Date of Award

1972

Degree Type

Report

Degree Name

Master of Science (MS)

Department

Management Information Systems

First Advisor

William Woolf

Abstract

The major purpose of distributive education is to prepare the student for entry-level employment in distributive occupations. This preparation should help workers become successful and advance in their chosen field of distributive occupations.

No matter how instruction is organized, when it is identified as vocational distributive education, there are no differences in the results desired. Students are to be able to meet employment qualifications with the confidence and the competencies necessary to begin marketing and management careers.

To meet this goal, the student should qualify himself to receive satisfaction and contentment in his work. Sidney P. Marland's deep expression in our educational process was expressed as follows:

We cannot risk longer this bitter experience of perhaps 50 percent of our young people--black and white--completing school with a euphemistic "general " education that has no relevance to college, little relevance to job entry, and no relevance whatever to the young person in school. The emergence of the comprehensive high school, properly defined and implemented, carries the ultimate solution to this problem. Among the radical changes that may derive, if we truly mean to take the problem seriously, is the feasibility of having every high school student engage for at least a semester in a genuine work-study program giving dignity and worth to work in its largest sense. Somewhere down this road the term "relevance" may find its place in the high school program.

Relevance in the distributive education program can best be assured when the distributive teacher-coordinator is competent in the critical areas of instruction and in the professional and technical objectives. The distributive teacher-coordinator is the key factor in the student's success in achieving career preparation. Haines mentions among other qualifications that the teacher-coordinator must be "a successful employee who knows a trade and the language of the trade . "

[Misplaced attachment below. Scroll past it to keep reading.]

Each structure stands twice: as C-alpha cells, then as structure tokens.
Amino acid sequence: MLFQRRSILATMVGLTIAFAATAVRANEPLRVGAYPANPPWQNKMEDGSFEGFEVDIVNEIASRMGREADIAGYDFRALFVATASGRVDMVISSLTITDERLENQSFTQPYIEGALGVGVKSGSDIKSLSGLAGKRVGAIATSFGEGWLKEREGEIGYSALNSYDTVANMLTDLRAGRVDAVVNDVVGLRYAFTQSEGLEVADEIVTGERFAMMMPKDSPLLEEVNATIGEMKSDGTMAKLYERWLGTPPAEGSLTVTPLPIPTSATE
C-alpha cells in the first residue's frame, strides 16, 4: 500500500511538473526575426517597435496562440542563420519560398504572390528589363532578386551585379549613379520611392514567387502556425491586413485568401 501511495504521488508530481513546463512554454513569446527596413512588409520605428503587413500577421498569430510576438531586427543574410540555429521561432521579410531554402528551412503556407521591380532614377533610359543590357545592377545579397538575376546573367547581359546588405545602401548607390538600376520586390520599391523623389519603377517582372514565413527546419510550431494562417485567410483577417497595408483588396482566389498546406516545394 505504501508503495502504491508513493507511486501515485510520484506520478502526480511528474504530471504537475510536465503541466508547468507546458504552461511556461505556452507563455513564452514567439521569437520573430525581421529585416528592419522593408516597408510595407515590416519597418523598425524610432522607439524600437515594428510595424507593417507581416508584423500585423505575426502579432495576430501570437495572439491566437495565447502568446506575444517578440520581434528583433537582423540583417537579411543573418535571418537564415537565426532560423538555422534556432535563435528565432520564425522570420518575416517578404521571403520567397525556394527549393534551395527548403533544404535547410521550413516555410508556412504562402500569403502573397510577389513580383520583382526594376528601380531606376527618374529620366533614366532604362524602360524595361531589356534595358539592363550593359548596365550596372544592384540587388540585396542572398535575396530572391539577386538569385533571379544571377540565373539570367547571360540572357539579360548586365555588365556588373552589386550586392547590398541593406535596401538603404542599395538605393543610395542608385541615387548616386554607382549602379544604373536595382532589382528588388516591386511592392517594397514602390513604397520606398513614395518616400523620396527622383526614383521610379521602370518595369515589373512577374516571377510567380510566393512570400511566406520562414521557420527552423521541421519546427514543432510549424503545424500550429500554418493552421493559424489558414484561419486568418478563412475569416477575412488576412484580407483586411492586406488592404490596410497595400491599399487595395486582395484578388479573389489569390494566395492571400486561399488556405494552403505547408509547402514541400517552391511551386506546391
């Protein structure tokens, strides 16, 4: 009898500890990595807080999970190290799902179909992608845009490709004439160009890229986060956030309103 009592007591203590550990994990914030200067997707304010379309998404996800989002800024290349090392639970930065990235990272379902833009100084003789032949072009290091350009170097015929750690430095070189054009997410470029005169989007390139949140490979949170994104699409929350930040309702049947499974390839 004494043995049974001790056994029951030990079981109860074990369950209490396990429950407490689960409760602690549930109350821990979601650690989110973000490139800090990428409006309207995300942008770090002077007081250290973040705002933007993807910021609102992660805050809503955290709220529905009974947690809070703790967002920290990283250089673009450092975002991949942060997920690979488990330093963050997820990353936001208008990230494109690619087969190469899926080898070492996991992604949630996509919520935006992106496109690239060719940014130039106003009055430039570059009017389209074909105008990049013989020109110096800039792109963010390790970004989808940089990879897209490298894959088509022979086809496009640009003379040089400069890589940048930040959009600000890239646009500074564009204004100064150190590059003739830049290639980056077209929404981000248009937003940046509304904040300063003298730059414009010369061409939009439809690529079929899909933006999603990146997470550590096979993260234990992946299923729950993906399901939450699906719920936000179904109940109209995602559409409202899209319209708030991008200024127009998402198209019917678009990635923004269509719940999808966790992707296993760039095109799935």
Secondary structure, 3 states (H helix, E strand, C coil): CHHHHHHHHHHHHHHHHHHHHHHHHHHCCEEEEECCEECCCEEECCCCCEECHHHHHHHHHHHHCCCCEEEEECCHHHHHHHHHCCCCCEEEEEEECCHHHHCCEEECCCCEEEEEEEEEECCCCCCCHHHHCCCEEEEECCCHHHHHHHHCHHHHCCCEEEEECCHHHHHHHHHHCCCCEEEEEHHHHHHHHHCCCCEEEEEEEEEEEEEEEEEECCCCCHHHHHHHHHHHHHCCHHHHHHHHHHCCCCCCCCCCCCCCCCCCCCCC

Only when the teacher-coordinator is competent in the general areas of distributive occupations will he be qualified to counsel and teach the student with success and understanding. Since the teacher-coordinator must be well qualified to achieve success, educators have been giving consideration to the curriculum taken by the prospective teacher-coordinator to see if the institutions charged with the responsibility of training future educators are fulfilling the suggested needs in this preparation.

"' Relevant ' Teaching regardless of the subject matter , also depends on clearly specified instructional goals .. Curricular revision, especially in a society as fast paced as ours, must be constant; it will never be completed. " The necessity is to evaluate the curriculum being offered in the universities to determine if the course content being taught to the future teacher-coordinator meets their job requirements. According to Wallace, there is need to review and evaluate the requirements for undergraduate distributive education majors at Utah State University.

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